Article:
Monday, January 30, 2006

Question No. 1: Will Randy's Back Hold Up?

Today begins 12 Questions Facing the Yankees, a series dedicated to getting reasonably unbiased analysis regarding our beloved Yankees. The first order of duty: Randy Johnson and his achy back.

After posing this question, I came to the quick realization that I am completely unqualified to answer it. I don’t have a medical degree, nor have I taken copious notes on Randy’s injury history. And believe it or not, that kind of information isn’t just a Google search away. However, that doesn’t make it less of an issue for the 2006 Yankees.

Randy Johnson was acquired in January of 2005 for one reason: to become the dominant ace the Yankees so desperately needed. Pitching defined the glory years, and 2004’s collapse was mainly blamed on the pitching staff, so acquiring someone of Randy’s caliber was only logical. The snag in this plan: he was 41 years old at the time of the acquisition, so it was/is only a matter of time until he is physically unable to sustain his streak of dominance.

Dominant he wasn’t in 2005, or at least not consistently dominant. We all saw flashes of his brilliance sporadically throughout the season: Opening Night against the Red Sox, a June 11th blanking of the Cardinals to slow a losing streak, out-dueling Tim Wakefield in a 1-0 win vs. Boston in September, and back-to-back trouncing of the Orioles to finish the season. But mixed in there were wholly disastrous outings – remember 7 runs against Tampa Bay?

This is quite an issue, since no one else on the staff looks capable of being a No. 1 starter. Randy is 42 now, and we all know the story about muscles degenerating over time, especially beginning in your 30s. His back isn’t getting any more sturdy, and I think it’s safe to assume he’s not working it out a whole ton this off-season.

As I said, I’m not exactly qualified to comment on the state of Randy’s back. However, I did notice that he has only spent significant time on the DL twice in his career, missing most of the 1996 season with – surprise, surprise – a back injury, and then again in 2003, missing several weeks, but this time it was the knee. The 1996 back injury shouldn’t be of much concern, because he’s done little but dominate since that incident. The 2003 knee injury was a sprain and merely required arthroscopic surgery. Not like it’s a chronic problem or anything.

I don’t think anyone (reading this site) can say with any degree of certainty whether Randy’s back will or will not hold up in 2006. So I guess the question should be geared more towards his performance in 2006, barring injury. Let’s look at some trends from 2002, 2004, and 2005 (we’re leaving out his uncharacteristic and injury-riddled 2003 season).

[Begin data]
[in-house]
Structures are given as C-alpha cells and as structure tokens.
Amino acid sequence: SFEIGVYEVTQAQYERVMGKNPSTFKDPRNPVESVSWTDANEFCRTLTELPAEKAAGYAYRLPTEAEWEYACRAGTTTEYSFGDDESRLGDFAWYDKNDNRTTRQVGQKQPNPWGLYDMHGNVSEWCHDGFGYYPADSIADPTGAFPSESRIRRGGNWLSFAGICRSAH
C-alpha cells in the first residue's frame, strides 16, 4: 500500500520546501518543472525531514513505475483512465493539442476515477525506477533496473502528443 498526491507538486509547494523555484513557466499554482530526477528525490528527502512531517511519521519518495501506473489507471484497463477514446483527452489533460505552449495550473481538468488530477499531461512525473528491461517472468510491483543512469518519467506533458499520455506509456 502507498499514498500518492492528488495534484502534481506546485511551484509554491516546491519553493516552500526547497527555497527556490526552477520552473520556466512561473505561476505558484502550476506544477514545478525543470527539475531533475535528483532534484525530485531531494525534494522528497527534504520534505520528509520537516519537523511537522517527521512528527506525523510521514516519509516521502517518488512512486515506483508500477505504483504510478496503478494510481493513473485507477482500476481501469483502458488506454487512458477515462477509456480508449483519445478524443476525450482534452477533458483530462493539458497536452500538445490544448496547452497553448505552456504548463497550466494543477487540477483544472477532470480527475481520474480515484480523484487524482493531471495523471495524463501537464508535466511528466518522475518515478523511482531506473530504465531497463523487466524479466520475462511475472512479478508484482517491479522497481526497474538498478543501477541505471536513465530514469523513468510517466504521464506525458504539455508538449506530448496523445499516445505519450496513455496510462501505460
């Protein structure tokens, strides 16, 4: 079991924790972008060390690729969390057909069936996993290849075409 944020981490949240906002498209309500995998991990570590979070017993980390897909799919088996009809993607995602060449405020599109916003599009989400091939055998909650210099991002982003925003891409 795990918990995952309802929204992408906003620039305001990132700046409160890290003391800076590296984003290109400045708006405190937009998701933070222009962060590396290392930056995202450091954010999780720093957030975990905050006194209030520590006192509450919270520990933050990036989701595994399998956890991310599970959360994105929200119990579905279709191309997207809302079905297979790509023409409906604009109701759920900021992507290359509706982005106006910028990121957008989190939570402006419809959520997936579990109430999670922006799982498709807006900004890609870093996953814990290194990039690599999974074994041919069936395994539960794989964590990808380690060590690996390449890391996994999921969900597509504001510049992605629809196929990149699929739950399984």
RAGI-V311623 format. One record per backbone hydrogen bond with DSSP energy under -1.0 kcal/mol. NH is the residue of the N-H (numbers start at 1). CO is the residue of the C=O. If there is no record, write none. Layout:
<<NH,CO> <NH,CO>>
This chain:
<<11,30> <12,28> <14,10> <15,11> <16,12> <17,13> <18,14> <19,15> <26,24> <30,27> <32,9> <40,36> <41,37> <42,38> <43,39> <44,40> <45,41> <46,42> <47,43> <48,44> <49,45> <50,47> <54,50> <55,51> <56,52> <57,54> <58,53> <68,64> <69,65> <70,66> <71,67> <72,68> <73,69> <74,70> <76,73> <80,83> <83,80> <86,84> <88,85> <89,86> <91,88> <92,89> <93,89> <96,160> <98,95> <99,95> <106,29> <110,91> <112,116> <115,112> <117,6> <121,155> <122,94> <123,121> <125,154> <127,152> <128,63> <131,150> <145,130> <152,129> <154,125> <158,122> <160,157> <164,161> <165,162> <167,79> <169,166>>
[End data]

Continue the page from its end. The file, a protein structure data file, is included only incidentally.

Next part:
YearK/9BB/9HR/9K:BBERA+
200211.562.460.904.70190
200410.621.610.666.60171
20058.411.871.284.49117


Doesn’t look too pretty, does it? Of course, many will attribute Randy’s decline in 2005 to his constantly nagging back, but that doesn’t make me feel better one bit. As I said plenty of times before, we can’t prove that his back will be any different in 2006. Three noticeable observations:


  • Strikeout rates are expected to decline in a move from the NL to the AL, but losing two strikeouts per nine is a bit excessive. Pitchers may whiff their share, but I don’t think Randy consistently struck out two of them per nine innings.
  • His walk totals, on the other hand, have been rather impressive. He’s never been regarded as finesse, but declining walk rates cannot be ignored.
  • That 1.28 homers per nine rate hurts. It hurts a lot. The only saving grace is that after surrendering four homers in one inning to the White Sox in August, he only allowed three more for the rest of the season – and one of those was off the bat of Manny Ramirez, which is forgivable.


All of this analysis and attempted prognosis of Randy’s back has reminded me of one indisputable fact: I’m just a fan. You’re just a fan. Everyone not on the payroll of a Major League Baseball team is just a fan. As fans, we’re all prone to bias and subjectivity, and when it comes to a situation like Randy’s, that bias is only intensified. We all want to believe that Randy will be the pitcher that won five Cy Young awards, that he’ll provide the dominance the Yankees have needed for so long at the top of the rotation. But when scrutinizing the numbers, this seems a much more remote possibility than most of us are willing to admit. I’m not trying to be the guy who says, “I told you so!” when Randy falters early on. In fact, I want to be wrong on this issue.

The problem here is that I don’t know Randy. I’ve never sat down and interviewed him, so I can’t speak to his character. The media portrays him in a certain light, but that can’t be trusted because the media paints a character as they see fit. What I do know is that in order for Randy to be Randy, he’s going to need the passion and fury that he possessed in Seattle and Arizona. He has the psyche to pitch in New York; that much we learned last year. Maybe not early on, when he routinely made excuses for his woes, but later on when he bore down and threw his heart out. I’ll even go so far as to say that his September 16th ejection against Toronto was evidence of this passion and fury. Now he’ll have to exorcise those intangibles throughout the 2006 season.

Because let’s face it. If Randy isn’t Randy in 2006, the Yanks aren’t going to live up to the expectations we as fans place on them.